48% of sales people never follow up with a prospect, 25% make the second contact and stop, only 12% of sales people make more than 3 contacts. 80% of sales are made of the 5th to 12th contact.
I’m trying to get my sales force into shape. One of my people is not a tigress at prospecting; another will call on existing contacts and referrals, but if I send him to a networking event, he might leave without picking up any contacts or business cards. We need qualified leads and it’s taking too much time, trial and error to learn how to get them.
Thoughts of the Day: Make it clear what’s expected. Build a complimentary team. Make sure marketing is doing its part to deliver opportunity. Review results and get people into the right jobs.
Lay out expectations from day one. With existing personnel assigned to sales, go over the basics. Develop a weekly report that people have to complete and talk about.
We use an excel spreadsheet, with rows for the activities expected, and columns for the weeks. Rows include networking, cold calling, sales class, intro letters sent, intro calls made, weekly sales lead group, referral meetings, trade shows. We have 2 rows for each: the first row is to check off if they did the activity. The second row is to record contacts uncovered through those activities. The bottom of the report is where they recap the number of leads identified, qualified, moved into the sales process, and closed.
We show this report to prospective sales people. Existing sales people review it weekly in our staff meetings. Making it clear what’s expected, and that activity, or lack of activity will be visible, helps people who want to be in sales know this is a serious opportunity.
Try to get a mix of people, and get them working together. Include people in operations, who will be talking to customers all the time. On the team you want some people who are good at opening doors, effective networkers: picking up contacts and information about where work is likely to come from. Others on the team should be good at follow up and closing. Consider putting someone from the back office on the job of keeping track of a database of prospects, and review progress weekly.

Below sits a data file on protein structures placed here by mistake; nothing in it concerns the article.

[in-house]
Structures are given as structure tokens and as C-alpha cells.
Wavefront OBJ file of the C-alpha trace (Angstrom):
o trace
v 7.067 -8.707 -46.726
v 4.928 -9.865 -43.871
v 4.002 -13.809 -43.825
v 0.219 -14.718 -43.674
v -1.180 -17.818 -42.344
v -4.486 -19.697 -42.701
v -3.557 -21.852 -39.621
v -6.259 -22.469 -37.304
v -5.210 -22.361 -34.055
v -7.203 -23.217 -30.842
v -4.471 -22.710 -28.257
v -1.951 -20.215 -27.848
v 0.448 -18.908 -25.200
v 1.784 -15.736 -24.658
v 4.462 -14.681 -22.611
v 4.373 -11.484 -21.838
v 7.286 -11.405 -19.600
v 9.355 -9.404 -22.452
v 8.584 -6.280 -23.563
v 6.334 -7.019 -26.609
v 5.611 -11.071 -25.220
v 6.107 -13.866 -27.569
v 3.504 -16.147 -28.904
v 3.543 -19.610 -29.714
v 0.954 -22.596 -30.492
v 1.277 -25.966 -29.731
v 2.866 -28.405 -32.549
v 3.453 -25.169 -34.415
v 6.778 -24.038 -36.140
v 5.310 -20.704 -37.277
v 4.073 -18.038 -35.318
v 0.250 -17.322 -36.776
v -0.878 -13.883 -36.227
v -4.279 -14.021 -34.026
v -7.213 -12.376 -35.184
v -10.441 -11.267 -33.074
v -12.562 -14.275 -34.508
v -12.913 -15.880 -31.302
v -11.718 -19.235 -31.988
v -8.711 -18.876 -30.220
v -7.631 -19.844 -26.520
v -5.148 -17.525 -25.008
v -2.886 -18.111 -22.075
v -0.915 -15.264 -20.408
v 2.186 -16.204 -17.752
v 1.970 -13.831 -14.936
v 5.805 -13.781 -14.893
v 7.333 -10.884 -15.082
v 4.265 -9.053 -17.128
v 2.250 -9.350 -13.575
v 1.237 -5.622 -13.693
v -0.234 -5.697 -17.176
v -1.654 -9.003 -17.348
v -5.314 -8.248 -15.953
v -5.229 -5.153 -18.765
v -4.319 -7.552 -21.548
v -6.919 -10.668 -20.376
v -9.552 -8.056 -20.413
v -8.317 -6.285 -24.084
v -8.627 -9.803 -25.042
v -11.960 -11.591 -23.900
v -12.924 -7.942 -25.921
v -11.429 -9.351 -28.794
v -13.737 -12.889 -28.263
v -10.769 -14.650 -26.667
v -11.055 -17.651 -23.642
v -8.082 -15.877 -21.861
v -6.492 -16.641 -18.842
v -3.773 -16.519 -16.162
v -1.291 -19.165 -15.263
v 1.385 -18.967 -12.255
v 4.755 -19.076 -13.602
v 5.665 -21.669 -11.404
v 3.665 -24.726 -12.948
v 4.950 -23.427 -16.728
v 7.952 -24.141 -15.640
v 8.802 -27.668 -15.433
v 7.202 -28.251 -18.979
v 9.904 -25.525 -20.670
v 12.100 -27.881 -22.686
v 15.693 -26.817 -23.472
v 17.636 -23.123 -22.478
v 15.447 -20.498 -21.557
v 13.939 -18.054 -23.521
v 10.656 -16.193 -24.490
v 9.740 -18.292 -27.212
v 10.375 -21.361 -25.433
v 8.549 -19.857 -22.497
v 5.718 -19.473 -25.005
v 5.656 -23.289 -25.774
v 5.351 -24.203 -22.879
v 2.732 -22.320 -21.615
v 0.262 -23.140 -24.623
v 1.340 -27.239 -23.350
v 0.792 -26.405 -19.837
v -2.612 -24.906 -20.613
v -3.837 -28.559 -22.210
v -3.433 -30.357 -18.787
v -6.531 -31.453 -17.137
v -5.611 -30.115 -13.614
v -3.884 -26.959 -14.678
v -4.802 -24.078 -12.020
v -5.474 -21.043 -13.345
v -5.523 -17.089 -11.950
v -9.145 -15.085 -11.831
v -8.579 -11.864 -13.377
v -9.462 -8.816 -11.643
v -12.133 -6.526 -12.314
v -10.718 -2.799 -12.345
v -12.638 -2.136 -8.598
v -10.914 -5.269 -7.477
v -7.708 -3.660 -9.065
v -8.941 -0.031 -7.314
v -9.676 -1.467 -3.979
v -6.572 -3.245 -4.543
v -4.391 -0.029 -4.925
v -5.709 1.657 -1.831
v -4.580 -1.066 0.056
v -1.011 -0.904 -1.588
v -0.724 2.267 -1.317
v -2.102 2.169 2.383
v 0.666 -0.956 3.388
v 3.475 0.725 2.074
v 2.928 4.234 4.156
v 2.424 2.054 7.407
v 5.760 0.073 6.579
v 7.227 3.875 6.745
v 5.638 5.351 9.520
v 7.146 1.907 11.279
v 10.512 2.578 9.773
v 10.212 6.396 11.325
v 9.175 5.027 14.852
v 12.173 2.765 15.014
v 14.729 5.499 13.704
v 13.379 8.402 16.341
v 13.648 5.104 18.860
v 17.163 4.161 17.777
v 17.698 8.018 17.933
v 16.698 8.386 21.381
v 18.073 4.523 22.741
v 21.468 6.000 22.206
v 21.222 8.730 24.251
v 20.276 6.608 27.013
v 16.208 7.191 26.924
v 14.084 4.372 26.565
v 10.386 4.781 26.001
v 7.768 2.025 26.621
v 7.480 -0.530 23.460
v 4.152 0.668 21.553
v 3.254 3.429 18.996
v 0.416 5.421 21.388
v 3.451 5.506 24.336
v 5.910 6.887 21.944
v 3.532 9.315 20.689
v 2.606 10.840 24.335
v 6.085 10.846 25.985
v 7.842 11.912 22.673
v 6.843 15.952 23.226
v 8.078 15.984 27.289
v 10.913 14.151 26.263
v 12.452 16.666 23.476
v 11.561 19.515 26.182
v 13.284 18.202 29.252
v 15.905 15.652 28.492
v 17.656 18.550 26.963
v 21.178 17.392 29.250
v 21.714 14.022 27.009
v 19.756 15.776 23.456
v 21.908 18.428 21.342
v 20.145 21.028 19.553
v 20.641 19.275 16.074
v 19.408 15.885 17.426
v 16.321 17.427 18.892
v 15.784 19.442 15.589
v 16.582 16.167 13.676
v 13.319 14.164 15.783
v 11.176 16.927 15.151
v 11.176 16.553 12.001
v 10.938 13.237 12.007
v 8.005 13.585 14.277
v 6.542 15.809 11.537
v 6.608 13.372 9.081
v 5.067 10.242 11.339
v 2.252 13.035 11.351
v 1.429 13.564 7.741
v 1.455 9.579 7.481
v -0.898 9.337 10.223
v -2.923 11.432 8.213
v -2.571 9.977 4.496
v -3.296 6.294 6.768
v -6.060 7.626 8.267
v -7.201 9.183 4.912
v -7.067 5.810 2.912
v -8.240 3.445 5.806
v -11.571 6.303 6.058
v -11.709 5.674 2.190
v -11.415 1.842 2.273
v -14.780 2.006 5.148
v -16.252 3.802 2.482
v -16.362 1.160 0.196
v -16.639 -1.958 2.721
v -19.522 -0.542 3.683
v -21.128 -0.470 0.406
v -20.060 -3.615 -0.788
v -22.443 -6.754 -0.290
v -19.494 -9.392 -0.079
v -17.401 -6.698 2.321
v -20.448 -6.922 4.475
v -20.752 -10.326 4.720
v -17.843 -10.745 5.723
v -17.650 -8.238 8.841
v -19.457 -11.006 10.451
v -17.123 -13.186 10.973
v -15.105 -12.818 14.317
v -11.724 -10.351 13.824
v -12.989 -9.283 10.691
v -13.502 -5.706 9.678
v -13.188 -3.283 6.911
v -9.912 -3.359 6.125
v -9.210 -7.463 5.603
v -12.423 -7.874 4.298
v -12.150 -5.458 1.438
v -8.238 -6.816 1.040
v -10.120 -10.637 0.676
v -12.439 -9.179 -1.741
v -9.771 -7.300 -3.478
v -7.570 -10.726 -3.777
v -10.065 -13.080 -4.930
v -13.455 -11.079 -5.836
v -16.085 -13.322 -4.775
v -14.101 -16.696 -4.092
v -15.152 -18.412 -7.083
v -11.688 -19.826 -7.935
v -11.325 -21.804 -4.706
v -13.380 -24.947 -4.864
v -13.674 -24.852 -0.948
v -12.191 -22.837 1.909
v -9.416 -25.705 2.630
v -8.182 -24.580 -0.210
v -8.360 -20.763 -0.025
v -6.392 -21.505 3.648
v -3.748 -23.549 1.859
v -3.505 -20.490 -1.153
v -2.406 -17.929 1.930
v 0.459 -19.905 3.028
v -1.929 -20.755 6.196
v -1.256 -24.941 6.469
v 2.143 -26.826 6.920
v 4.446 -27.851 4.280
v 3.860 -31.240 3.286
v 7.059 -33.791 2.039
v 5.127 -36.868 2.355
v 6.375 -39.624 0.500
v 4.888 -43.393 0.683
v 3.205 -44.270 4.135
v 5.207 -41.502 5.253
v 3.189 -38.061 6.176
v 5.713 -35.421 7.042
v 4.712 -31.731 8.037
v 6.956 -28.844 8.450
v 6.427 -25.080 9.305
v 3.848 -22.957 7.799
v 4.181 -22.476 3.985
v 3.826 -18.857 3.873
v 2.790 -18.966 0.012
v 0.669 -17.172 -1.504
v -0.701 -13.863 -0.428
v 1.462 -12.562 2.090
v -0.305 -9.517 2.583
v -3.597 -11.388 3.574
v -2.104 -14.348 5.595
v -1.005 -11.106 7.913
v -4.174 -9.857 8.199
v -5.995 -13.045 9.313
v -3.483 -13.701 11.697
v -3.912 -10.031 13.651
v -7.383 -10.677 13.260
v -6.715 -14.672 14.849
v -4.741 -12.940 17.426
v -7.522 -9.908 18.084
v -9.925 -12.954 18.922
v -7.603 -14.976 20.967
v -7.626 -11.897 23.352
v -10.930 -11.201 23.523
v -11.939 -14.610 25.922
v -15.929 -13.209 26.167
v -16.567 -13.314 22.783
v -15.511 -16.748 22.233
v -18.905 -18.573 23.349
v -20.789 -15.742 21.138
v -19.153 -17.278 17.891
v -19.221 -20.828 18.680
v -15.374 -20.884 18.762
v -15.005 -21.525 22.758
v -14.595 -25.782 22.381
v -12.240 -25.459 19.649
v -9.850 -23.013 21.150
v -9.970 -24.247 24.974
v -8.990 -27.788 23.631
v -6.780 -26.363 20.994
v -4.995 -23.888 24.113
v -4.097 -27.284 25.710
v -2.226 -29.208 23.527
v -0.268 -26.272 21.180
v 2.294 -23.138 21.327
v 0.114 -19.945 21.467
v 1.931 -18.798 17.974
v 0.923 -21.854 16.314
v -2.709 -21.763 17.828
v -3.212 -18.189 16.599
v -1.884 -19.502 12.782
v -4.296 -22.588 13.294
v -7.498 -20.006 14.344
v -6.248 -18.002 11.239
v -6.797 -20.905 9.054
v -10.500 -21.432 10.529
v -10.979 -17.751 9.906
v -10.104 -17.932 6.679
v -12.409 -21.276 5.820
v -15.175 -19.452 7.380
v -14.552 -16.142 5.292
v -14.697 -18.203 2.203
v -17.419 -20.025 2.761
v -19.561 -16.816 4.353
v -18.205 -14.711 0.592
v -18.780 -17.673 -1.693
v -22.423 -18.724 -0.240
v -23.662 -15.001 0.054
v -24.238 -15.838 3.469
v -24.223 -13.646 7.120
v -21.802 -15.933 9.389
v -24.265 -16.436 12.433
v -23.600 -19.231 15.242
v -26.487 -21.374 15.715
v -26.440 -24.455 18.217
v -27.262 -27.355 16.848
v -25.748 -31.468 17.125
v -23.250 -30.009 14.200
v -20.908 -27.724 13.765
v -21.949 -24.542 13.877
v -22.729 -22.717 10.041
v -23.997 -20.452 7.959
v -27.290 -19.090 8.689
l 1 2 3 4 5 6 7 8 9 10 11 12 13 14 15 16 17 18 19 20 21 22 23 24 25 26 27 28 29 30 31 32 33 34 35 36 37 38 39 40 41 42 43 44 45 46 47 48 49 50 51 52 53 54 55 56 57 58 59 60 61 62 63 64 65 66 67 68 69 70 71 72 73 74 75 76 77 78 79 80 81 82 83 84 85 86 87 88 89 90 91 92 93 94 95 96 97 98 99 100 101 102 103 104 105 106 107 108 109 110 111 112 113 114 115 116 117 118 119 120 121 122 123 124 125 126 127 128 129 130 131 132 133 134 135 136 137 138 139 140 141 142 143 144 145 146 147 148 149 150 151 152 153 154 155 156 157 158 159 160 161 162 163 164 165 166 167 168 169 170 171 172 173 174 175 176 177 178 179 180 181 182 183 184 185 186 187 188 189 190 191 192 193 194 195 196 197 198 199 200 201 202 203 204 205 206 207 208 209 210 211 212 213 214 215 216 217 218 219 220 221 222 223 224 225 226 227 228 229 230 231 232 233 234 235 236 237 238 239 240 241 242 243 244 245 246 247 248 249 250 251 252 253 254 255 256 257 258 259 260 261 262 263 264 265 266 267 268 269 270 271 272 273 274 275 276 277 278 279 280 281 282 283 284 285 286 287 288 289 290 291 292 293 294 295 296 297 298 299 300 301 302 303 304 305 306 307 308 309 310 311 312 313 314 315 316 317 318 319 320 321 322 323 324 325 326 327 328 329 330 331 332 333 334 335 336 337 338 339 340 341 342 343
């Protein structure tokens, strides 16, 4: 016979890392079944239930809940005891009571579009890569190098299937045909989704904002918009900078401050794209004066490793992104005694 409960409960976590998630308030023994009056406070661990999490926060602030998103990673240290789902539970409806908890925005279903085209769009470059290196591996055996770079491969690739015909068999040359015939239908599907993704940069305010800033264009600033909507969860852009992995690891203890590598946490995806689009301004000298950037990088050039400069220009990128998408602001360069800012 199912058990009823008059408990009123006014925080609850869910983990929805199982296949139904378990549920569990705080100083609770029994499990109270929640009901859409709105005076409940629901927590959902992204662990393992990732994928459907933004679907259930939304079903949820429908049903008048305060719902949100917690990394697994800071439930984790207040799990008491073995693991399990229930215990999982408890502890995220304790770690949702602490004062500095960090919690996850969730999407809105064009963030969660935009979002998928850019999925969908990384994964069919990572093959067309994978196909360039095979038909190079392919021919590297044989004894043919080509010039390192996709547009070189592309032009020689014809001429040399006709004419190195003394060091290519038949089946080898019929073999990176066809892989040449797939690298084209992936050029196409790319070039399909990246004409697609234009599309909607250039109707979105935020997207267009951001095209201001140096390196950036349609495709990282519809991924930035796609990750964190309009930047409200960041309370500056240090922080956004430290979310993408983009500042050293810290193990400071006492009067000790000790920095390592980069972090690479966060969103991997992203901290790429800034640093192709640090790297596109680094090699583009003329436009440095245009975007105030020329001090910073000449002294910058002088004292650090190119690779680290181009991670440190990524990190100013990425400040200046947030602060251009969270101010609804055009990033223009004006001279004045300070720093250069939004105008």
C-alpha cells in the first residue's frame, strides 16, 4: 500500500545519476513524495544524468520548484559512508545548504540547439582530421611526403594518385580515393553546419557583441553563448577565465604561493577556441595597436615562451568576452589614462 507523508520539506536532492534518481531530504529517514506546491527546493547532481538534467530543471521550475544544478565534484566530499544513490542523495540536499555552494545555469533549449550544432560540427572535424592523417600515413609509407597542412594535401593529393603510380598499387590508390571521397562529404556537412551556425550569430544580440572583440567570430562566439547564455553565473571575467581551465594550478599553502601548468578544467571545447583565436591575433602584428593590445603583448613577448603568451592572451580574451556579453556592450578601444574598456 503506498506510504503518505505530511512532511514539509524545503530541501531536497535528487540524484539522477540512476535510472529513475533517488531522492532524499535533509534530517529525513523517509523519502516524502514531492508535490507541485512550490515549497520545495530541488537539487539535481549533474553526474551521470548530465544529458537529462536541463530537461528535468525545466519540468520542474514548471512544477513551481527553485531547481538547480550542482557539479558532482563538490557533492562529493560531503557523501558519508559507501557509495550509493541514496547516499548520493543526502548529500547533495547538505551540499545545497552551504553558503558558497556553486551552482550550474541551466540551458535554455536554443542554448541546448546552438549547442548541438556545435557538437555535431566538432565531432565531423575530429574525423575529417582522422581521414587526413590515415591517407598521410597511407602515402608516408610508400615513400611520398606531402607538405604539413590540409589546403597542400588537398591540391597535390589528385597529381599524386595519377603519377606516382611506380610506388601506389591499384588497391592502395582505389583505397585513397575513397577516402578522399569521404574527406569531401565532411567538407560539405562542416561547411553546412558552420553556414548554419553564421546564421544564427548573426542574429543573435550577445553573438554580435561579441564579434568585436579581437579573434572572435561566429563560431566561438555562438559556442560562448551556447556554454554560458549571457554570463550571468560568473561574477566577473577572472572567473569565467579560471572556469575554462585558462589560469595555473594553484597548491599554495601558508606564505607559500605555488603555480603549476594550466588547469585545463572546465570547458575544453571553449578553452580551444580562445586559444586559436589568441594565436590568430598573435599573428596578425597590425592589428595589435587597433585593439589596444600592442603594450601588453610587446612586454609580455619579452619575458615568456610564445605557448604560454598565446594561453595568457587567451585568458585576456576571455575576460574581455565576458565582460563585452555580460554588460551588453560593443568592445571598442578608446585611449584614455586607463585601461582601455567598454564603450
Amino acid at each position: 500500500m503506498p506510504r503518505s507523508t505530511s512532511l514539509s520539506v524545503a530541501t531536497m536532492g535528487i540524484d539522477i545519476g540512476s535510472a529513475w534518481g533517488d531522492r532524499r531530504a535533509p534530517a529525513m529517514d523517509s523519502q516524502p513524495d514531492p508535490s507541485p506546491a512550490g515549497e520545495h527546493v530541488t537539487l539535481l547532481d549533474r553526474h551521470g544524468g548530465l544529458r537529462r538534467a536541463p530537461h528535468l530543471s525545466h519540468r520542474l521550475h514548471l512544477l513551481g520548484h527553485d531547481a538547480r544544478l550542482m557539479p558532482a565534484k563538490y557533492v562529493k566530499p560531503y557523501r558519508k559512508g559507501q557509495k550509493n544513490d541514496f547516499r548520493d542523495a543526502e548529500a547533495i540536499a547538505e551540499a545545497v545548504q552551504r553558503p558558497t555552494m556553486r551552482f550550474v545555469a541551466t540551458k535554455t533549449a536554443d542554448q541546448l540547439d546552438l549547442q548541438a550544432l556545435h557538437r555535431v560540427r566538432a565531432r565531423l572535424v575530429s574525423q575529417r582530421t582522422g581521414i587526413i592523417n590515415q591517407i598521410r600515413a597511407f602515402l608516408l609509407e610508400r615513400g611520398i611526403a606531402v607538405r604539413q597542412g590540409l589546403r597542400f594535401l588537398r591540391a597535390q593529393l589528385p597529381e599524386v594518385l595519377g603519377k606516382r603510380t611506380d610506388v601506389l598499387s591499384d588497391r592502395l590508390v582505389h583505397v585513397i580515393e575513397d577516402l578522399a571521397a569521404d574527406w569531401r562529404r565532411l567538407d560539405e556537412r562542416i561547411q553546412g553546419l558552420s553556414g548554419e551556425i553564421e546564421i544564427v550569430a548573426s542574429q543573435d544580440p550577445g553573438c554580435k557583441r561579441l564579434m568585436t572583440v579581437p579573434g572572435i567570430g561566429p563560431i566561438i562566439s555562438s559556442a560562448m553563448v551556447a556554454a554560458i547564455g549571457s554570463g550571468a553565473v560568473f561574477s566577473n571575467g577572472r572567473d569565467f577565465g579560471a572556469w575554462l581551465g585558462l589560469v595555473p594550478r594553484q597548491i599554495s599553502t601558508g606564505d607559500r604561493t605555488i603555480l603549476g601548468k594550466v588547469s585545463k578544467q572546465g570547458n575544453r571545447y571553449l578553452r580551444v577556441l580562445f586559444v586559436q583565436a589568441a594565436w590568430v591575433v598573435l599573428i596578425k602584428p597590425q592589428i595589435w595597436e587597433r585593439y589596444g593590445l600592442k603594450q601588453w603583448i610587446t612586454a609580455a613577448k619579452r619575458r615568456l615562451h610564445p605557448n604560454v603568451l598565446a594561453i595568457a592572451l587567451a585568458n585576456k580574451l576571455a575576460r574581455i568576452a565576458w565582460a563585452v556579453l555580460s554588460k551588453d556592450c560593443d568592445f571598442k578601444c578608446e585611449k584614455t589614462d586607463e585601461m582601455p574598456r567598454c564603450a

Check on the number of leads that the company produces for the sales people to follow up on. If it’s very limited, put some more dollars into marketing. The most expensive part of sales is usually door opening. Try to reduce the cost of making new contacts by investing in programs that will identify warm prospects. Letter and mail campaigns, outside vendors assigned to make calls, booths at trade shows, etc. are all ways to get warm leads for the sales people to work on.
Take a look at the spreadsheet after it’s been in use for a couple months. Look at who has been effective at various activities. Make sure you have people assigned to work in the right part of the sales funnel. Someone who’s always going to networking events but never identifying leads either needs training, or needs to spend time doing something more productive. Someone with a lot of leads and very few closes may also need training, or may benefit from being teamed up with a closer to learn how to make things happen more quickly.
Keep in mind that everyone seems to run through hot and cold spells. If someone has low results for a couple of weeks, don’t panic. Take time to talk about what’s going on, and see if there’s some other activity that can be added to the mix that will lead to more results. Give it another couple weeks to take hold. If a drop in results persists, check to see if it’s a warning sign about the viability of the market the person is calling on. Or, is this person just souring on sales altogether, in which case it may time to make a change.
You job as manager is to step back from the action and keep an overview of what’s going on. Move people around. Push up on marketing efforts. Make sure that new activity is flowing steadily through the pipeline. Learn to read the reports to see what’s going on.
Looking for a good book? Talk Less, Say More: Three Habits to Influence Others and Make Things Happen, by Connie Dieken
PDF Version:Ask Andi – Build a Tip-Top Sales Team